Many internet users trust Google implicitly and assume they will deliver websites which are safe and secure. Google illustrate this by labelling the site as either secure or not secure, with a padlock icon next to the URL. Over the last few years the company have been changing their approach to how they distinguish between secure and unsecure websites, more specially when it comes to http and https.
Hypertext Transfer Protocol or HTTP is a way of facilitating communication between systems- for example between a browser and server. Although this protocol has been utilised by the majority of websites, it does have one massive flaw and that is security. HTTP data is not encrypted which means it is incredibly vulnerable to hackers and possible theft of data. HTTPS or Hypertext Transfer Protocol Secure attempts to fix this problem though the use of Secure Sockets Layer (SSL) certificates. This SSL certificate encrypts the data when it’s moving between the browser and server- securing it against theft or loss.
Google is trying to encourage site owners to make the jump from HTTP to HTTPS but obviously this is a big undertaking and their plan is very much a long term one, with numerous smaller steps involved. At the beginning of 2017, Google started the process specifically with website that collects sensitive data such as passwords or credit card information- marking them as unsecure on Google Chrome if they didn’t have a HTTPS connection. Obviously a “not secure” label on a website can have a negative effect on a company’s reputation and many websites have moved from HTTP to HTTPS as a result.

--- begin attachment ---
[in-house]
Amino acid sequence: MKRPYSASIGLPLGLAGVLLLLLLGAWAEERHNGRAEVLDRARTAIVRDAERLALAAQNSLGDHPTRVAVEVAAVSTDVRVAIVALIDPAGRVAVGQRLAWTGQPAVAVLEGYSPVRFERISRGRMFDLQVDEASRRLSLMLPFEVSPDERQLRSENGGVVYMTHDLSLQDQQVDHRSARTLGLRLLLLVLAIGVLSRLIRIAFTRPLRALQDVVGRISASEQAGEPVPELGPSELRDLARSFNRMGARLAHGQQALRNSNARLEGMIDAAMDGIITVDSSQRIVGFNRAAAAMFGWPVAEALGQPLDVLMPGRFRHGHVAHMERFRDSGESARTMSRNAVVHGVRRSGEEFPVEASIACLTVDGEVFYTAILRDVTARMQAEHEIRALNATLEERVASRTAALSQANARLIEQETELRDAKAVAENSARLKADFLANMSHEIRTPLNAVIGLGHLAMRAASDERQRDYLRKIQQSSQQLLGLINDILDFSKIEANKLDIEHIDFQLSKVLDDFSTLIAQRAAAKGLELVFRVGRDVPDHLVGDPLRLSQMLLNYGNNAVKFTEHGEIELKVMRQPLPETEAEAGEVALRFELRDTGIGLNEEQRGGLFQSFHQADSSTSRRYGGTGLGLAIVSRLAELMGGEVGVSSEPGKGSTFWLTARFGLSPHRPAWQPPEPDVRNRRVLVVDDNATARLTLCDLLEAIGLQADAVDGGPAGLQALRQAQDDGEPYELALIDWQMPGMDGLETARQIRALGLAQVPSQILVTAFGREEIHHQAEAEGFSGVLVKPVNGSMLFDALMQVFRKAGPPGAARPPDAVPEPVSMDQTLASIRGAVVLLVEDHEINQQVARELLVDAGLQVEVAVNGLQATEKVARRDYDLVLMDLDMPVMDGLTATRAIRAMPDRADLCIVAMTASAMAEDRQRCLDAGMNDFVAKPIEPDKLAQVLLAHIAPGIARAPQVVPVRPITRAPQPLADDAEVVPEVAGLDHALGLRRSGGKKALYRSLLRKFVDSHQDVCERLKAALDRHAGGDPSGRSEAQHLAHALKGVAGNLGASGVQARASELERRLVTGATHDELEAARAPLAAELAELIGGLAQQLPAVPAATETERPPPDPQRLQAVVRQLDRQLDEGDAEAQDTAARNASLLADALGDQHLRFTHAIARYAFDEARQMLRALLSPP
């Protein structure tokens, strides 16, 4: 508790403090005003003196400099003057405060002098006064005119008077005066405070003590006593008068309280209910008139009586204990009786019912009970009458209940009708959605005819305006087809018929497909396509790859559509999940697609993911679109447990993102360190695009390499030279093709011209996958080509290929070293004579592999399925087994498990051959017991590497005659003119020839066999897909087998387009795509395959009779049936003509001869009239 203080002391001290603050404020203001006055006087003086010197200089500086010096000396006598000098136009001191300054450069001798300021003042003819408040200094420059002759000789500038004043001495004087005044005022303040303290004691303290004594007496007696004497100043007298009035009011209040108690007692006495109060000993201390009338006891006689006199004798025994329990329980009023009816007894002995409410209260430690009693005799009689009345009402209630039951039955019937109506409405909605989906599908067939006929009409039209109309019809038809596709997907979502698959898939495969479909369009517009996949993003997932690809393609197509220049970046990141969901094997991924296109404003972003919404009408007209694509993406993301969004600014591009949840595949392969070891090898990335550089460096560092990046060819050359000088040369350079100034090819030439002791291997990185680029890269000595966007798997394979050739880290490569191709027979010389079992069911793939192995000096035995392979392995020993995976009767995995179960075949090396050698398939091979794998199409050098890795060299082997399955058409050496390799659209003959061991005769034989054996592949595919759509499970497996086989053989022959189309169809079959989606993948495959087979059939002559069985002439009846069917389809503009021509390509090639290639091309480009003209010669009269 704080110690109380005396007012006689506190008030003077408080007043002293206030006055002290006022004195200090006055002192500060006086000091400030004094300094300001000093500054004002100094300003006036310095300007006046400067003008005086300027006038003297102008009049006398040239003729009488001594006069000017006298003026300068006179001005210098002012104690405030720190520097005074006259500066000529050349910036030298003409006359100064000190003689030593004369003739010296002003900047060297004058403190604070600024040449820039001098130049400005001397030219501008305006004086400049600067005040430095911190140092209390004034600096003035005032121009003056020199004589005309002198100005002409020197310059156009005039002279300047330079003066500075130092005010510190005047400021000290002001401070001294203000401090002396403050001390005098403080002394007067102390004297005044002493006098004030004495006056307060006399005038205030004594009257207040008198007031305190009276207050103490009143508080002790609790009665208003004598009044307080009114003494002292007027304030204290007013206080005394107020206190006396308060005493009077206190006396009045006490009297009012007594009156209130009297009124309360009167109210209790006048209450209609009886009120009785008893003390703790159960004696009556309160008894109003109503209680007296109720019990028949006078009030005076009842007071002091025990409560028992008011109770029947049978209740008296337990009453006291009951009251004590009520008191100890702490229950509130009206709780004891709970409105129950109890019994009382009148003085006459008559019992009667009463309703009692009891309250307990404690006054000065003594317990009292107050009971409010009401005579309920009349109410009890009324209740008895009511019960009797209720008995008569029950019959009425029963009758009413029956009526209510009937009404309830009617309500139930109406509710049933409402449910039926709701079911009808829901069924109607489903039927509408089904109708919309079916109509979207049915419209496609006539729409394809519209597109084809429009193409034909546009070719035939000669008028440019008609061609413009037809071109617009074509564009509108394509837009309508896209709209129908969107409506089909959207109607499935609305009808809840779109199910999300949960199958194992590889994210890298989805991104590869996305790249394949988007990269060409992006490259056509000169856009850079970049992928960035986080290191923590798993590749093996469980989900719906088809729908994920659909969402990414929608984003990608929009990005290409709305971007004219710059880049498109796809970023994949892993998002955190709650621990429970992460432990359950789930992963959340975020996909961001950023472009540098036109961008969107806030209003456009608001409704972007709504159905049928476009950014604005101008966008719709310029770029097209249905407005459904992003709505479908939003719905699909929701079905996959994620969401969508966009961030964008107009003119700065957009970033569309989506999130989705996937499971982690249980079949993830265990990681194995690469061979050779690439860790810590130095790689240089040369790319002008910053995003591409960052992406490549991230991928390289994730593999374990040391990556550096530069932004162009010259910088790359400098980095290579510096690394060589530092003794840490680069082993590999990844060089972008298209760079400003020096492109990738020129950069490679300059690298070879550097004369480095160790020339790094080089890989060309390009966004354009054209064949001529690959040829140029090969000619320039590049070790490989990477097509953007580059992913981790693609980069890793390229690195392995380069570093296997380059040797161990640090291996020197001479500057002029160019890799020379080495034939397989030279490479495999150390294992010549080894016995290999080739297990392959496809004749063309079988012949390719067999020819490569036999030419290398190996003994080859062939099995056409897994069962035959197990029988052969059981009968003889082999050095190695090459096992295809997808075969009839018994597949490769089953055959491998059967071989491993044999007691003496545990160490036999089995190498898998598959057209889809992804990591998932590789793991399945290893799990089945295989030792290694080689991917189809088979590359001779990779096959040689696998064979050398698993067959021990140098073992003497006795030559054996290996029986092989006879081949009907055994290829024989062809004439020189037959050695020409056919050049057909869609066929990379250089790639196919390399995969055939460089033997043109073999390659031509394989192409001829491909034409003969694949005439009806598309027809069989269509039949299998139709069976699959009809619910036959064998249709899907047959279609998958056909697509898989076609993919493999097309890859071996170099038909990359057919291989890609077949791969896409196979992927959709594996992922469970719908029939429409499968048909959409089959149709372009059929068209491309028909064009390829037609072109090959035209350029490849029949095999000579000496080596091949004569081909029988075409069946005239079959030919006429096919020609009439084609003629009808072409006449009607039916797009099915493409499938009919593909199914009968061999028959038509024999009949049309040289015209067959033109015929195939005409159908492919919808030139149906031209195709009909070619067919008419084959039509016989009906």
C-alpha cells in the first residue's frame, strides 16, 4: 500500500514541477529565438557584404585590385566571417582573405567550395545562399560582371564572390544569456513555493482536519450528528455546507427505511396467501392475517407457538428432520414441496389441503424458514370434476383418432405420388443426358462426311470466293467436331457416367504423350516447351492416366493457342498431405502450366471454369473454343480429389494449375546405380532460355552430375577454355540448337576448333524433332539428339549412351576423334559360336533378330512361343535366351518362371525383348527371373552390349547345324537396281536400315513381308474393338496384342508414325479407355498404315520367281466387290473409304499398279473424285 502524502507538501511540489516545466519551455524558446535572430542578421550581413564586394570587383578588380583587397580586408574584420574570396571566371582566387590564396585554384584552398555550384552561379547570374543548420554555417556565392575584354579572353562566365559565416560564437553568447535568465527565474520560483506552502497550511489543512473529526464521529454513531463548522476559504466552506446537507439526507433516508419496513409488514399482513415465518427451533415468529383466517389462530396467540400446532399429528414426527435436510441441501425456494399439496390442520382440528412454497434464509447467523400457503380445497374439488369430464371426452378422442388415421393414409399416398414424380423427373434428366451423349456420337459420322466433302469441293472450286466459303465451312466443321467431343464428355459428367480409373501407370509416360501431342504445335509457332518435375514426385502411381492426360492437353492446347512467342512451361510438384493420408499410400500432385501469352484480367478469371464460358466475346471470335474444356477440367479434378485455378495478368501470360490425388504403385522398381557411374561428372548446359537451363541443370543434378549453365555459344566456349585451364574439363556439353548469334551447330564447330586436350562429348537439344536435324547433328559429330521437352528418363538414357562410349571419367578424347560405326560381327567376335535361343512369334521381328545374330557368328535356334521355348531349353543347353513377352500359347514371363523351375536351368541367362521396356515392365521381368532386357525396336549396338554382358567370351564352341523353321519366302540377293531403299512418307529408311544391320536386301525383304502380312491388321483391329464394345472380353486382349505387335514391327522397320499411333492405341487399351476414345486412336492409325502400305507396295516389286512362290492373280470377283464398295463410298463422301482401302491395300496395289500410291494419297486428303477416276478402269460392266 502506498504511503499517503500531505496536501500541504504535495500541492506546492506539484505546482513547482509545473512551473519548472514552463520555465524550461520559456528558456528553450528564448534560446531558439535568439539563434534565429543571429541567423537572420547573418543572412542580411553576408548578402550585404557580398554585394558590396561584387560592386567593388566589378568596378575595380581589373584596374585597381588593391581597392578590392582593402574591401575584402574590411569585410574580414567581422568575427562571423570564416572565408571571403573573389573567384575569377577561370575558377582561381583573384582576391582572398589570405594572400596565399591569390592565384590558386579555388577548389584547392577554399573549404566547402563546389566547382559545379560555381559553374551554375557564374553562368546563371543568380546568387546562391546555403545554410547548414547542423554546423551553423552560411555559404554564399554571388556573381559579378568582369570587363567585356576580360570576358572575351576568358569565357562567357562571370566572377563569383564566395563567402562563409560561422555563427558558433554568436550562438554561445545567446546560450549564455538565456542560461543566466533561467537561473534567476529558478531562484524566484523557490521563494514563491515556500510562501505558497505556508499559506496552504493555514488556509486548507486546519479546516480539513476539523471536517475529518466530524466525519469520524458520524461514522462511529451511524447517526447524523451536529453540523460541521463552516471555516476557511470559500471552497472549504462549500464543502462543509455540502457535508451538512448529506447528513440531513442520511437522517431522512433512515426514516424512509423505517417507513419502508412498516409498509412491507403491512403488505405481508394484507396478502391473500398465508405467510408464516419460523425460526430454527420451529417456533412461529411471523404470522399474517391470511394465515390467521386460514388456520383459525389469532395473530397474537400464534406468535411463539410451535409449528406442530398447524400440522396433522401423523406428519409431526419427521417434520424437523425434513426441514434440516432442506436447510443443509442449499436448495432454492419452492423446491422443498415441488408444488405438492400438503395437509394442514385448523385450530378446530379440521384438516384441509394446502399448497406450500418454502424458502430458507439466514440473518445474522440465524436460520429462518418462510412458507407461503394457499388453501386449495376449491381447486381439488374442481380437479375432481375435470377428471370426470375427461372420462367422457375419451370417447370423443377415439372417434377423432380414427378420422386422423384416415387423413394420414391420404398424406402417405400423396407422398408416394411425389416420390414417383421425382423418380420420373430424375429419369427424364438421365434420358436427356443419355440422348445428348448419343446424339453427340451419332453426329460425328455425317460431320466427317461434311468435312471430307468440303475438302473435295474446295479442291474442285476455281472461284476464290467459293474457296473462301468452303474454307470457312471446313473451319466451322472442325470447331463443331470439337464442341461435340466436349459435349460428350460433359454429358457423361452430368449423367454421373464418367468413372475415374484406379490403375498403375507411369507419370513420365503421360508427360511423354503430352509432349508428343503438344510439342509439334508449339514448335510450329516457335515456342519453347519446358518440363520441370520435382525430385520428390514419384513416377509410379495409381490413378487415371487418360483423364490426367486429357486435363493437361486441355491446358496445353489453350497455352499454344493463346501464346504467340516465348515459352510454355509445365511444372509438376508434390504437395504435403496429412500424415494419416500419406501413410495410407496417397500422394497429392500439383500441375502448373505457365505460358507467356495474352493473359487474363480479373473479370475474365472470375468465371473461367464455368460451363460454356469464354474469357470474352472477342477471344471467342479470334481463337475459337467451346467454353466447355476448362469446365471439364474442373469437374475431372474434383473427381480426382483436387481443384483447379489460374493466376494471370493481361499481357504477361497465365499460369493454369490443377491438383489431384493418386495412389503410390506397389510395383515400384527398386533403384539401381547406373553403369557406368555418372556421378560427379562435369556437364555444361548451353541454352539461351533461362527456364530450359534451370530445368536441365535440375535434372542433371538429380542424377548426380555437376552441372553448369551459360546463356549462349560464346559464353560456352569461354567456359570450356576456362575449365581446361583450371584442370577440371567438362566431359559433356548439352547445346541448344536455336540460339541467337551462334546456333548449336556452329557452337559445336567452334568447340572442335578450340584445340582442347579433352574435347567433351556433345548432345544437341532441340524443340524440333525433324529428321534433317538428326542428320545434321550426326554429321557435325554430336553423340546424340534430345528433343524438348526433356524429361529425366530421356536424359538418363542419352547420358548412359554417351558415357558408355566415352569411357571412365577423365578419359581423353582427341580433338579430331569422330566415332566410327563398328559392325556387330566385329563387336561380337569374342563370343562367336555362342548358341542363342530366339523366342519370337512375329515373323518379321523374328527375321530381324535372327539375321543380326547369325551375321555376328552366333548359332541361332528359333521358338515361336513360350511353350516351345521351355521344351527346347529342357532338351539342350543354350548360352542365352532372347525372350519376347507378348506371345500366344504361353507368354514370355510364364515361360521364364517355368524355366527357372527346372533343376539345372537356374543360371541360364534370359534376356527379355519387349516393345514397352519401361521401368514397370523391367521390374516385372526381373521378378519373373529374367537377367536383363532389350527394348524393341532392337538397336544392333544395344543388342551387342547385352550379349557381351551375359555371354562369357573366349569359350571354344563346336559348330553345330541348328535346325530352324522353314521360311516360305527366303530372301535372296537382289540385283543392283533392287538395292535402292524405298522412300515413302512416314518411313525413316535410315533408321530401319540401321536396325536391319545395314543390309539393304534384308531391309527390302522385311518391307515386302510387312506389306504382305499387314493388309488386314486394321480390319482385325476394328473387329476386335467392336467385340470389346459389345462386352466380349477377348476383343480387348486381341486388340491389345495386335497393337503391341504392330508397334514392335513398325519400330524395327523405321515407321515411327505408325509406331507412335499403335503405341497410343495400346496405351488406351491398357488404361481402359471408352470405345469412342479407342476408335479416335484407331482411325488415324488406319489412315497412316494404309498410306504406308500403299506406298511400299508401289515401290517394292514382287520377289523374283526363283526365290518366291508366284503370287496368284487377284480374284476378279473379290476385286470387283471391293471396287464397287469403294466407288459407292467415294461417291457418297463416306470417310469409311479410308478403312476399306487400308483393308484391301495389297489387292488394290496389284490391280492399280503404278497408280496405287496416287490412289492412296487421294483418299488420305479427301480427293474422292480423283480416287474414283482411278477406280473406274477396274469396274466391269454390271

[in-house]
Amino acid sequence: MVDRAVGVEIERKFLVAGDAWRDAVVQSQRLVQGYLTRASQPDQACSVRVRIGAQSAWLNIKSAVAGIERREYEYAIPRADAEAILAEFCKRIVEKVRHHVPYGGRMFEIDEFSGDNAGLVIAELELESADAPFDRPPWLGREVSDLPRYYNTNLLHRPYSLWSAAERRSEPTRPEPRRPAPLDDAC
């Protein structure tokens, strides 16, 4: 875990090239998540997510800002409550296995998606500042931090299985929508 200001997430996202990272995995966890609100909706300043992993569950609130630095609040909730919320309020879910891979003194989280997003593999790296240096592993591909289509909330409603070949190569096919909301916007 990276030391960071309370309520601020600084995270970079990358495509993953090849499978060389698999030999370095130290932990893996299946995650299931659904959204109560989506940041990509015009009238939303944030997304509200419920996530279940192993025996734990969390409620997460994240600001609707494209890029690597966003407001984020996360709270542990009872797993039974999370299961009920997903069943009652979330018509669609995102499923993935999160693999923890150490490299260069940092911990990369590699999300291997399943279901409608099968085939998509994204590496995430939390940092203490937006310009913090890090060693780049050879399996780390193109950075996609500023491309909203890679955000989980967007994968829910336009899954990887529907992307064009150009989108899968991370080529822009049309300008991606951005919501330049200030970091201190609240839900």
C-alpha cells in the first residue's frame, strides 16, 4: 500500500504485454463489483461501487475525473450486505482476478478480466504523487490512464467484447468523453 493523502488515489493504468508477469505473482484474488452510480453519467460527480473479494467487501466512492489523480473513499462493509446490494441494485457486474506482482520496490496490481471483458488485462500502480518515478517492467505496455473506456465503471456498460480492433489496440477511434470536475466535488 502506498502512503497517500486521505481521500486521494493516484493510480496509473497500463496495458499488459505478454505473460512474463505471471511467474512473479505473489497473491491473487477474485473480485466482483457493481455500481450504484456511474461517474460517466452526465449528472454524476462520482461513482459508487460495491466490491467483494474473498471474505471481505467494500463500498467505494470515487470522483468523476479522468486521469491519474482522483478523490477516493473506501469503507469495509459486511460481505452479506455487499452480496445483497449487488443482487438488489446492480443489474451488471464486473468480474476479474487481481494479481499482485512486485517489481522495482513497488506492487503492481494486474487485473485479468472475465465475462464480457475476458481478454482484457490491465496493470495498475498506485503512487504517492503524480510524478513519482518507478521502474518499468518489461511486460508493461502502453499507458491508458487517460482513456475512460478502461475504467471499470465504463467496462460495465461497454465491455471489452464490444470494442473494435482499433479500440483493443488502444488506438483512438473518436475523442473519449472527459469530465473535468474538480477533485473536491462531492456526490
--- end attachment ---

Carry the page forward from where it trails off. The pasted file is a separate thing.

October of 2017 brought another change in policy with Google warning that any website that used a HTTP connection and allowed for any inputting of data would be labelled as not secure- even if it’s only a search box. Furthermore, it was also at this point that Google labelled all HTTP pages as not secure when people were browsing using their incognito mode on Chrome. The idea behind this being that users expect a certain level of privacy on Incognito and this would place further pressure on HTTP websites to make the change.
The next big move from Google isn’t far off- July 2018 will see the release of Chrome 68 and it is at that point that Google will being marking all HTTP websites as not secure. As this is quite a bold move, it’s expected that many of the remaining sites that haven’t migrated to HTTPS will do so before or at this point in order to avoid the dreaded not secure label.
Considering these changes are coming very soon, any websites that haven’t made the switch to HTTPS should really look in to implementing the change. Not only will you avoid having an “unsafe” website, it has also been shown that Google rewards HTTPS websites in their search ranking- with a modest boost.
There are clearly some issues which are dissuading site owners from migration- most notably cost and the perceived complexity of the process. The actual process itself isn’t as complex as it may seem, it’s basically buying and installing an SSL certificate. Even more surprising is that the cost isn’t substantial- you can get an SSL certificate for a small yearly subscription. In fact, you can even get a free certificate from Let’s Encrypt. Fortunately, there are a plethora of detailed guides online which outline each step of the process, including purchasing, installing and verifying your certificate.
It’s also worth noting that migrating from HTTP to HTTPS will technically appear as an URL change so you will have to make sure to update all hard-coded links but there are tools out there that can help. Furthermore, this URL change can also temporarily affect your website traffic but this will normalise within time.
Any websites that don’t migrate to HTTPS before the July deadline will risk a not secure label and a potential loss in visitors and maybe even revenue. It has never been a better time to make this change.